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An assault is the act of inflicting physical harm or unwanted physical contact upon a person or, in some specific legal definitions, a threat or attempt to commit such an action. It is both a crime and a tort and, therefore, may result in either criminal and/or civil liability. Generally, the common law definition is the same in criminal and tort law.

The term felony, in some common law countries, is defined as a serious crime. The word originates from English common law, where felonies were originally crimes involving confiscation of a convicted person's land and goods. Other crimes were called misdemeanors. Many common law countries have now abolished the felony/misdemeanor distinction and replaced it with other distinctions, such as between indictable offences and summary offences. A felony is generally considered a crime of high seriousness, but a misdemeanor is not.

Justice Concept of moral fairness and administration of the law

Justice, in its broadest context, includes both the attainment of that which is just and the philosophical discussion of that which is just. The concept of justice is based on numerous fields, and many differing viewpoints and perspectives including the concepts of moral correctness based on ethics, rationality, law, religion, equity and fairness. Often, the general discussion of justice is divided into the realm of social justice as found in philosophy, theology and religion, and, procedural justice as found in the study and application of the law.

A misdemeanor is any "lesser" criminal act in some common law legal systems. Misdemeanors are generally punished less severely than felonies, but theoretically more so than administrative infractions and regulatory offences. Many misdemeanors are punished with monetary fines.

MNaghten rules Guideline governing legal pleas of insanity

The M'Naghten rule is any variant of the 1840s jury instruction in a criminal case when there is a defense of insanity:

that every man is to be presumed to be sane, and ... that to establish a defence on the ground of insanity, it must be clearly proved that, at the time of the committing of the act, the party accused was labouring under such a defect of reason, from disease of the mind, as not to know the nature and quality of the act he was doing; or if he did know it, that he did not know he was doing what was wrong.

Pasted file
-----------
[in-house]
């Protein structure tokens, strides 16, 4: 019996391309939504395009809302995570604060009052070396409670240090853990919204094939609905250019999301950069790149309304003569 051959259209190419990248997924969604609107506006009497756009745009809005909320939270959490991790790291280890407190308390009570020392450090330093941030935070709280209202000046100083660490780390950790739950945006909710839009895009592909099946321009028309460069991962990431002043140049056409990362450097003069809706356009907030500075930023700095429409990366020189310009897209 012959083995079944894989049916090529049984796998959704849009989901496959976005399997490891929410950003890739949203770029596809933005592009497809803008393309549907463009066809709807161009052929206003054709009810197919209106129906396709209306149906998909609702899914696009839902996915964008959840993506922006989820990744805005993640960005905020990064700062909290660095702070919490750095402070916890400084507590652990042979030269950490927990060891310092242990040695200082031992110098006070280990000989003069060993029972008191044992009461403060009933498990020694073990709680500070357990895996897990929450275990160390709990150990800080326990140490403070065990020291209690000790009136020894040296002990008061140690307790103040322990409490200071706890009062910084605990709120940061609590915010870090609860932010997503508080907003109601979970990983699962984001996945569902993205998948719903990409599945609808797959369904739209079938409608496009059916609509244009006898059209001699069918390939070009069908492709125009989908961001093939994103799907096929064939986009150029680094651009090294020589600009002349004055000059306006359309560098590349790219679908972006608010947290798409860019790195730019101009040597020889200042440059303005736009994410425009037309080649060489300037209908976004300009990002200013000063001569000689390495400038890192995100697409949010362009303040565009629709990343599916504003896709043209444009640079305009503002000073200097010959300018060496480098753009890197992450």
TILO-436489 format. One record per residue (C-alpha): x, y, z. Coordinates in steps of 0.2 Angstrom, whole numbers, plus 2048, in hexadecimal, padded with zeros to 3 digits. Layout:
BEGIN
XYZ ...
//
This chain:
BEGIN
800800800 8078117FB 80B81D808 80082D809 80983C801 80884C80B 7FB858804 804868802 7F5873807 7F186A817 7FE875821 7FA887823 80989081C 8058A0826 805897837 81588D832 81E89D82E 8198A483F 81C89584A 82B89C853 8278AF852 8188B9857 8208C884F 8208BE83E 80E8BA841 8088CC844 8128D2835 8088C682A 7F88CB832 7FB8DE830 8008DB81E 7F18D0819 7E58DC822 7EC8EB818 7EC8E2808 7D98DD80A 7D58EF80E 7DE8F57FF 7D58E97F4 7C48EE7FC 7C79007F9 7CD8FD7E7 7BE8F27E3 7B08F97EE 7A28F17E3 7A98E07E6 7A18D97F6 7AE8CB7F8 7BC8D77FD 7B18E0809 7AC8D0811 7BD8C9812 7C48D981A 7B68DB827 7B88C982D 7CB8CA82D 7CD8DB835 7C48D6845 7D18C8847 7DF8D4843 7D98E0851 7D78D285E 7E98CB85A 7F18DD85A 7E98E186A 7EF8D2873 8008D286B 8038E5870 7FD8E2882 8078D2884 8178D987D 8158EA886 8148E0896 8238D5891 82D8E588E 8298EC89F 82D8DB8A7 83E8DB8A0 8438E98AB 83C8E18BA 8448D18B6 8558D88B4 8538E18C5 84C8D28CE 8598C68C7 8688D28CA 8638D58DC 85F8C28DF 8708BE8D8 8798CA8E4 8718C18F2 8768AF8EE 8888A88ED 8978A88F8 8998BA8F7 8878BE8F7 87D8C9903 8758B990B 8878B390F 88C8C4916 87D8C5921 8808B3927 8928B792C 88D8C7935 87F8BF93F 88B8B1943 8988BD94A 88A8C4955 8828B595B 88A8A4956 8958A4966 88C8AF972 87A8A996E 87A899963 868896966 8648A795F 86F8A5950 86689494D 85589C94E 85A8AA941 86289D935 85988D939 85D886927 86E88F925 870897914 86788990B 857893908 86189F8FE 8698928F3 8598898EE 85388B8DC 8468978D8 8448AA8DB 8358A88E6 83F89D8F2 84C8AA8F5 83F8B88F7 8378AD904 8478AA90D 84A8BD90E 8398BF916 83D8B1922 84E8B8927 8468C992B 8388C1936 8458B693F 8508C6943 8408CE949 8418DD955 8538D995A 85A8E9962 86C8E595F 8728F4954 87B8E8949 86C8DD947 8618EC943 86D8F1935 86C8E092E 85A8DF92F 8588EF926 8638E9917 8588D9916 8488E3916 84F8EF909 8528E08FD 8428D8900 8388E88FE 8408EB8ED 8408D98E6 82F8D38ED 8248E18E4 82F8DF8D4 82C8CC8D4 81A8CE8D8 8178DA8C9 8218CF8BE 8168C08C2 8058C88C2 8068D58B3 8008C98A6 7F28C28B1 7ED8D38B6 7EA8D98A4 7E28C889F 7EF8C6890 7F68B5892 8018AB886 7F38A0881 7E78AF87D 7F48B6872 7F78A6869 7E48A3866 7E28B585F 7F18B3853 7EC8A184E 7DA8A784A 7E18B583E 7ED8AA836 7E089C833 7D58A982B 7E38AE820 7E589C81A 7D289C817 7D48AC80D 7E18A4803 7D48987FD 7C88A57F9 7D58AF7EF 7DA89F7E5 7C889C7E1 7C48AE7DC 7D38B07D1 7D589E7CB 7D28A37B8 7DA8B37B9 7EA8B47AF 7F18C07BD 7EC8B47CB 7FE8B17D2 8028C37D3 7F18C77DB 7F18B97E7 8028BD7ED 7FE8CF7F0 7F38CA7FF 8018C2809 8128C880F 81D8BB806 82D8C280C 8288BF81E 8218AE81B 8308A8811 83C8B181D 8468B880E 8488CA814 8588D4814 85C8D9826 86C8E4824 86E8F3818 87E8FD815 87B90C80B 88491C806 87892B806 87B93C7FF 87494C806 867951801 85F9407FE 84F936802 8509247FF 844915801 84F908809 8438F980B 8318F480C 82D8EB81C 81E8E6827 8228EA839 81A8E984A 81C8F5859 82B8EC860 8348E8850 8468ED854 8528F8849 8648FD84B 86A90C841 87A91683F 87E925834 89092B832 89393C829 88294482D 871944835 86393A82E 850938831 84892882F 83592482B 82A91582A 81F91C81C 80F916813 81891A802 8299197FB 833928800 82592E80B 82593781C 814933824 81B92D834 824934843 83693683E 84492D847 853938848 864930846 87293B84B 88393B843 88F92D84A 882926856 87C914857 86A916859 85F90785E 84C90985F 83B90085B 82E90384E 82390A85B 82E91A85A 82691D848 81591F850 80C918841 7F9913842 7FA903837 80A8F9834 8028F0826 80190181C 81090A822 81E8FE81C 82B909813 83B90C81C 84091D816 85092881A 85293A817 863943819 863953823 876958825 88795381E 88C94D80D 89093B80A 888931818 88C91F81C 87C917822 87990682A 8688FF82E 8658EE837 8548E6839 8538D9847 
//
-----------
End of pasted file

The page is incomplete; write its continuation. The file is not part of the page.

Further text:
A tort, in common law jurisdictions, is a civil wrong that causes a claimant to suffer loss or harm resulting in legal liability for the person who commits the tortious act.

Criminal procedure is the adjudication process of the criminal law. While criminal procedure differs dramatically by jurisdiction, the process generally begins with a formal criminal charge with the person on trial either being free on bail or incarcerated, and results in the conviction or acquittal of the defendant. Criminal procedure can be either in form of inquisitorial or adversarial criminal procedure.

English law legal system of England and Wales

English law is the common law legal system of England and Wales, comprising mainly criminal law and civil law, each branch having its own courts and procedures.

Delict is a term in civil law jurisdictions for a civil wrong consisting of an intentional or negligent breach of duty of care that inflicts loss or harm and which triggers legal liability for the wrongdoer; however, its meaning varies from one jurisdiction to another. Other civil wrongs include breach of contract and breach of trust. Liability is imposed on the basis of moral responsibility, i.e. a duty of care or to act, and fault (culpa) is the main element of liability. The term is used in mixed legal systems such as Scotland, South Africa, Louisiana and the Philippines, but tort is the equivalent legal term used in common law jurisdictions.

Legal positivism is a school of thought of analytical jurisprudence largely developed by legal thinkers in the 18th and 19th centuries, such as Jeremy Bentham and John Austin. While Bentham and Austin developed legal positivist theory, empiricism set the theoretical foundations for such developments to occur. The most prominent legal positivist writing in English has been H. L. A. Hart, who in 1958 found common usages of "positivism" as applied to law to include the contentions that:

  1. laws are commands of human beings
  2. there is no necessary connection between law and morality, that is, between law as it is and as it ought to be.